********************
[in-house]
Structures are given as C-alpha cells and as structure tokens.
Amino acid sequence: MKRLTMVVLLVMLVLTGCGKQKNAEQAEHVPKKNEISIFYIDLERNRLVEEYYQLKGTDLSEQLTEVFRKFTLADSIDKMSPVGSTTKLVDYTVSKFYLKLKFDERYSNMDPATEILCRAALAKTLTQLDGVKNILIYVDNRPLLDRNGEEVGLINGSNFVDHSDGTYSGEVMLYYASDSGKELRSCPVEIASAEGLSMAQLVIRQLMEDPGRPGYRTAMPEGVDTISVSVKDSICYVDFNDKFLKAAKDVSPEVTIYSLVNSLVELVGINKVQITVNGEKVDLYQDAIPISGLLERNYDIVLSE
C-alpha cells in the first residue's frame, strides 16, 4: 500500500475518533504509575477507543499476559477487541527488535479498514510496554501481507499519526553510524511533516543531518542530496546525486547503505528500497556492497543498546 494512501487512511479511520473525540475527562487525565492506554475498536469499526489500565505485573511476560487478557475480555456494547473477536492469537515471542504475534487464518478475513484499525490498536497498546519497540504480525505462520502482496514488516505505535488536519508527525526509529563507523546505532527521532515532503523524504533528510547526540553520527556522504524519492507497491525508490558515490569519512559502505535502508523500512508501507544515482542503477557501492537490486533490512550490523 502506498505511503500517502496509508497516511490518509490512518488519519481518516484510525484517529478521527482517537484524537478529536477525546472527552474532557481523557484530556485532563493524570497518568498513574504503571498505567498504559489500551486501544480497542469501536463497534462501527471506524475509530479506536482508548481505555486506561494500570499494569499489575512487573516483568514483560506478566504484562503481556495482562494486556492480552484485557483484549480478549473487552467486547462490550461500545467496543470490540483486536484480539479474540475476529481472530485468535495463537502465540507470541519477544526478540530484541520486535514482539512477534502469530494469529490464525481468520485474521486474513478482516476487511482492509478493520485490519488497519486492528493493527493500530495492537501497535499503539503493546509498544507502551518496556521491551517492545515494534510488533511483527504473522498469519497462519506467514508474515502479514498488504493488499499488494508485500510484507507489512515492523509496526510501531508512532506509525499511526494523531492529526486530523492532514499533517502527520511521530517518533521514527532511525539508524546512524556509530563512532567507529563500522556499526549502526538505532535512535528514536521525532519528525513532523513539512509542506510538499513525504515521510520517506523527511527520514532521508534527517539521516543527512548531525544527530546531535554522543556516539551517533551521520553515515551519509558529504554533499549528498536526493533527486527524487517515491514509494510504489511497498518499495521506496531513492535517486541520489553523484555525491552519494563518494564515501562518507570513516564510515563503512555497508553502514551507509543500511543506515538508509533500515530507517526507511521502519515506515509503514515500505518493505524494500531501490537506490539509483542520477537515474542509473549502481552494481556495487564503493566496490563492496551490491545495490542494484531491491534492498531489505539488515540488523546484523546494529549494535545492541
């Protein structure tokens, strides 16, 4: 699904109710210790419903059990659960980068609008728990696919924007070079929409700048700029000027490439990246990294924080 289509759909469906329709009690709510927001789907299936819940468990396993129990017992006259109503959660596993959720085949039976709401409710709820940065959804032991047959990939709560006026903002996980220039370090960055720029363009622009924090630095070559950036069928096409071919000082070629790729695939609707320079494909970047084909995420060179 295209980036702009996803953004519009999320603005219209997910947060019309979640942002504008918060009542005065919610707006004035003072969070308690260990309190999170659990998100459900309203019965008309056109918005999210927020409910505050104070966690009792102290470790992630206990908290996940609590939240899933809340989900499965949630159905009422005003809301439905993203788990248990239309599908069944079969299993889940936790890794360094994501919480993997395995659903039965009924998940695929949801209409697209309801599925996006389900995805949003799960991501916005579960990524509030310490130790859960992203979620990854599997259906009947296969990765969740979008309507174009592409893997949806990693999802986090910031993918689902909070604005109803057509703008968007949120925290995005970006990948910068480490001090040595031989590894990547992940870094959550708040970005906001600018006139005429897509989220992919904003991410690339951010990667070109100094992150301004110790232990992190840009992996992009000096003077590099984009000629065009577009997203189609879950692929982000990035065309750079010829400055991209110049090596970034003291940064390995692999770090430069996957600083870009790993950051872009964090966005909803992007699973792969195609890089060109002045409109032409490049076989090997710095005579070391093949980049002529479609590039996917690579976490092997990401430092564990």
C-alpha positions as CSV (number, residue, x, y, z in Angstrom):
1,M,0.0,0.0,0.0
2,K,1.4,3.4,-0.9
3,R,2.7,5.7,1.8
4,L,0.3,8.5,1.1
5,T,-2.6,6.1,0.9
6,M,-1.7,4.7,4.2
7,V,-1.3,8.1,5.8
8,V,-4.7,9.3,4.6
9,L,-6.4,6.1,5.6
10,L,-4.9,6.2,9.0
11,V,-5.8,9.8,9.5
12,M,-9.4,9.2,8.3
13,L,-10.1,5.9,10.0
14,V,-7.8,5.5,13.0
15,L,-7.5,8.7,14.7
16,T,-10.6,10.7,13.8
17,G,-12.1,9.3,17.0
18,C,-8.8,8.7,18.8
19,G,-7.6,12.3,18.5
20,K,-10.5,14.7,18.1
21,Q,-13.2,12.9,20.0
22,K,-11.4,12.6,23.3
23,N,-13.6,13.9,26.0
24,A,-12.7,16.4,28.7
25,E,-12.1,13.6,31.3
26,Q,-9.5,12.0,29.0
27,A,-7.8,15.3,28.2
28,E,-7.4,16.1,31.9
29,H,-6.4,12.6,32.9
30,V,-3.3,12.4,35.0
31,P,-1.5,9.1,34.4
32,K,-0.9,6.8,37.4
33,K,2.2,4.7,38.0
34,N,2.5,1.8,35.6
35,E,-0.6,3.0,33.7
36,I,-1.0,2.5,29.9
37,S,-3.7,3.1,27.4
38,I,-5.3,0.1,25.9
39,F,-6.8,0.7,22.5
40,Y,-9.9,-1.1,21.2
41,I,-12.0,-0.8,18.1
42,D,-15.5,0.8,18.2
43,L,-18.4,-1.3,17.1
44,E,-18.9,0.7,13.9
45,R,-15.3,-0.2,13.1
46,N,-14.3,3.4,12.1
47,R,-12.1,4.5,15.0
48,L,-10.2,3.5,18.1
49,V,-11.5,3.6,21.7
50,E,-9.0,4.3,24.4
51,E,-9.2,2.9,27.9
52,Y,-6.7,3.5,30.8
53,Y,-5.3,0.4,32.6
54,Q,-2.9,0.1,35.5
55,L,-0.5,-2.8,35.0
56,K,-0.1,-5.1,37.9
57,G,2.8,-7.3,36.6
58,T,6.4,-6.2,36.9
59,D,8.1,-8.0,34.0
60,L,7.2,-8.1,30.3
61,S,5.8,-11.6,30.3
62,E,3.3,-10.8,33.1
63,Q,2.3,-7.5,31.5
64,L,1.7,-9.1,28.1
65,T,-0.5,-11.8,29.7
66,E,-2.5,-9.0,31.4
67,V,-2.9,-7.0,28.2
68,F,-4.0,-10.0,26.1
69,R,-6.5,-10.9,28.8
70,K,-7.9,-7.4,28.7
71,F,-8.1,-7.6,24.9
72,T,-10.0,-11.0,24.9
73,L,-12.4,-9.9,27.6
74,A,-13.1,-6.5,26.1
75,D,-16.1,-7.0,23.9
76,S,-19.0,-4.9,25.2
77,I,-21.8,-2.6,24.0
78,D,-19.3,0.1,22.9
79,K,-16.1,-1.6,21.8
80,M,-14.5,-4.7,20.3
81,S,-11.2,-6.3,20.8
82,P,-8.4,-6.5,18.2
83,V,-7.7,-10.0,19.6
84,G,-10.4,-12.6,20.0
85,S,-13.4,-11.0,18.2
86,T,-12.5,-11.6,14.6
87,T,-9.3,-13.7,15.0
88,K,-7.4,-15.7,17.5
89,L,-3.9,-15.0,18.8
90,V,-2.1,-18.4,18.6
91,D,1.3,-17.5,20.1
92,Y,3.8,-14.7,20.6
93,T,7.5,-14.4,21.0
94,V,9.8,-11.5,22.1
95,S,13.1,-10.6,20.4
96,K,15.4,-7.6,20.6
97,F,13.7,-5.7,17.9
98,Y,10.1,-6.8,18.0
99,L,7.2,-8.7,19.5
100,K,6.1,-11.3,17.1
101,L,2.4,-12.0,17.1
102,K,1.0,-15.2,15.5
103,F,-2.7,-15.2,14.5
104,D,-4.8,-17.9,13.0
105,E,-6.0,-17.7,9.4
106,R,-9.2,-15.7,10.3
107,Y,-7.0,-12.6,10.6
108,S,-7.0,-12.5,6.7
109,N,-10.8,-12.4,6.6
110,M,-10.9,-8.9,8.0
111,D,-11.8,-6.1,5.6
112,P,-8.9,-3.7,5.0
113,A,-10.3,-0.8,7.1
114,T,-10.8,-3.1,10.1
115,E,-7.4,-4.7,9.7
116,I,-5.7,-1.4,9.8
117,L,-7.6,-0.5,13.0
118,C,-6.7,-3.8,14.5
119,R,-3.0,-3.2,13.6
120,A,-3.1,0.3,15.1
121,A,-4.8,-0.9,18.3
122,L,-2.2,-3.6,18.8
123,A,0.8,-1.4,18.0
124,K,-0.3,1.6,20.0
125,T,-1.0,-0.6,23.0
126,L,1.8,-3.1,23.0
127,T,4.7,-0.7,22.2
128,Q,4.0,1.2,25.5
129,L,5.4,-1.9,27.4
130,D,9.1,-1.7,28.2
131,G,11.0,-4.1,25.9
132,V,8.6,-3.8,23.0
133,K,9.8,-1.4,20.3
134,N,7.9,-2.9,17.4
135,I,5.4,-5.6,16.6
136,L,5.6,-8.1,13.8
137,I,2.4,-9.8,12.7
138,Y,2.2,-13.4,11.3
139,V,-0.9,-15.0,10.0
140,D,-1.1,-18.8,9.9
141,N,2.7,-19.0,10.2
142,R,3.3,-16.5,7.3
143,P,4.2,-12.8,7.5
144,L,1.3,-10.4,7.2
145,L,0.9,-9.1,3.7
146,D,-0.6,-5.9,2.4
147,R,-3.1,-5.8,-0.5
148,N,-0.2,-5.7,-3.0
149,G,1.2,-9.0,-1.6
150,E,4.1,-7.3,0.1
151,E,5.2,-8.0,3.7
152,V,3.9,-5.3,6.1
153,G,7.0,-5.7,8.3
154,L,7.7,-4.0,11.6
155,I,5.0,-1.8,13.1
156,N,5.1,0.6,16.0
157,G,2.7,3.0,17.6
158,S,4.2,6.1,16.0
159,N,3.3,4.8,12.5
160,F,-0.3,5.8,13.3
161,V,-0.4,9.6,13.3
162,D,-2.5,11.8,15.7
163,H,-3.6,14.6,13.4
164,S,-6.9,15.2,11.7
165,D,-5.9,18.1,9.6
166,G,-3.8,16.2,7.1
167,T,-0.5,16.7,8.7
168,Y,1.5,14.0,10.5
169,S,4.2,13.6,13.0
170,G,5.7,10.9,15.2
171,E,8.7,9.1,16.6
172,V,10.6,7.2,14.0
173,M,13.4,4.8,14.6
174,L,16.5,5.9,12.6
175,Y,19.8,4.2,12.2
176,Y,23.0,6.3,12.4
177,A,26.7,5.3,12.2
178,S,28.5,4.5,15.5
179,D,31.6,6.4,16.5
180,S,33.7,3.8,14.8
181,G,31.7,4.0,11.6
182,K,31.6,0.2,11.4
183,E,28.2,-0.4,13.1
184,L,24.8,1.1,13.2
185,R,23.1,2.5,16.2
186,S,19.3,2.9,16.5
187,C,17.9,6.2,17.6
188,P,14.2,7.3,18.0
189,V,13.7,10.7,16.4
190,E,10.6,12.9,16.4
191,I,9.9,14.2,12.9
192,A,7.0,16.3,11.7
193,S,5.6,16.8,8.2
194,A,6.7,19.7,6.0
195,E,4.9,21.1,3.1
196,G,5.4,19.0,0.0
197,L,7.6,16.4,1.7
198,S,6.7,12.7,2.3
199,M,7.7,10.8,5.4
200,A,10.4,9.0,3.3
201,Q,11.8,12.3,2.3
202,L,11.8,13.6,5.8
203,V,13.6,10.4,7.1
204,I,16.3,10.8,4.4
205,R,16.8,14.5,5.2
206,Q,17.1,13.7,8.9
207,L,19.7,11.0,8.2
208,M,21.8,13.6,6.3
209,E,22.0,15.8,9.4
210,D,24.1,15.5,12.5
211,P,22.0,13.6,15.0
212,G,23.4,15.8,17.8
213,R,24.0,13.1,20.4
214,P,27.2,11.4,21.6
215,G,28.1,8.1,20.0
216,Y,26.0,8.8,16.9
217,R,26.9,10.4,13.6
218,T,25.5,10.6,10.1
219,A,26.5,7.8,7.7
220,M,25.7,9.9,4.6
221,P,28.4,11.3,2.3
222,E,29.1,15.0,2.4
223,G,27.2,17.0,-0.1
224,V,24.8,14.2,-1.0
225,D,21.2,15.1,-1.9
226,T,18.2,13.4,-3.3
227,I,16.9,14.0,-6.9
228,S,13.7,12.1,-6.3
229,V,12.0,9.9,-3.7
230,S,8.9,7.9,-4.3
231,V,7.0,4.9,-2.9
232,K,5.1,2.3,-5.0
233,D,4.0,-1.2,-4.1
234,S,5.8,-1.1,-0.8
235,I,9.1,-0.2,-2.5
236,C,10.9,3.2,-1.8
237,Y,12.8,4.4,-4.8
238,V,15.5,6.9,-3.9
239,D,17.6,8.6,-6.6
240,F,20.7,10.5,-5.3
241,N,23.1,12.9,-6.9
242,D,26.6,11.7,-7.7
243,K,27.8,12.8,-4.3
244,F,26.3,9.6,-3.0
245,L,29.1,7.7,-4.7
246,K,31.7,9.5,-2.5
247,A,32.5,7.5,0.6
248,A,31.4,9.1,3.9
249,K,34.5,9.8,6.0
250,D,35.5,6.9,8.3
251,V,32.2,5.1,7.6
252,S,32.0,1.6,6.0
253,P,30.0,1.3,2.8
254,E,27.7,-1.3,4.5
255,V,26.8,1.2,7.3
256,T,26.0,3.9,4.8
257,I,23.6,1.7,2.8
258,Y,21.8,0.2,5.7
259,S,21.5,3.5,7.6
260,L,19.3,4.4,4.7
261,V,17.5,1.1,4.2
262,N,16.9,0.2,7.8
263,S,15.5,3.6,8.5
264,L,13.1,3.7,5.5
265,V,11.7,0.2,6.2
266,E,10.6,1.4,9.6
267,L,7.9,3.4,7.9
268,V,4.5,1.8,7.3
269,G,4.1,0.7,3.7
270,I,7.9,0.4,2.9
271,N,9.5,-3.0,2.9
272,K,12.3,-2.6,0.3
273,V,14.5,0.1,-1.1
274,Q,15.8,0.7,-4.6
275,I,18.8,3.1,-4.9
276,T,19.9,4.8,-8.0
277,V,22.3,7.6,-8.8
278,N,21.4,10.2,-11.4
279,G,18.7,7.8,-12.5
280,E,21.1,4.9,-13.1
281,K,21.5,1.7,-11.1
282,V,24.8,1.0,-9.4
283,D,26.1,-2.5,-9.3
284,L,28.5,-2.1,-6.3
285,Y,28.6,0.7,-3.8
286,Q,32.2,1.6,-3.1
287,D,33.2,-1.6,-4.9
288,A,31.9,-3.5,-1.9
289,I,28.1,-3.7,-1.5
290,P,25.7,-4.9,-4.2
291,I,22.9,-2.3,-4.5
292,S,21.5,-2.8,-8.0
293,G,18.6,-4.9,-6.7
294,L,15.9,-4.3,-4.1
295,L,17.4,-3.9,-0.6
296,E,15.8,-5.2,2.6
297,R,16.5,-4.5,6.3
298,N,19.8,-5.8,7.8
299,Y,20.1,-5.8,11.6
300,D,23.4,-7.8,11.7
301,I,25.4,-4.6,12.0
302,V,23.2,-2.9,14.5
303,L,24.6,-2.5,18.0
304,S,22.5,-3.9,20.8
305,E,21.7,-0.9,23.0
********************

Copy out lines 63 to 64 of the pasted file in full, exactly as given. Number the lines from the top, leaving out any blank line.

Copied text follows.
57,G,2.8,-7.3,36.6
58,T,6.4,-6.2,36.9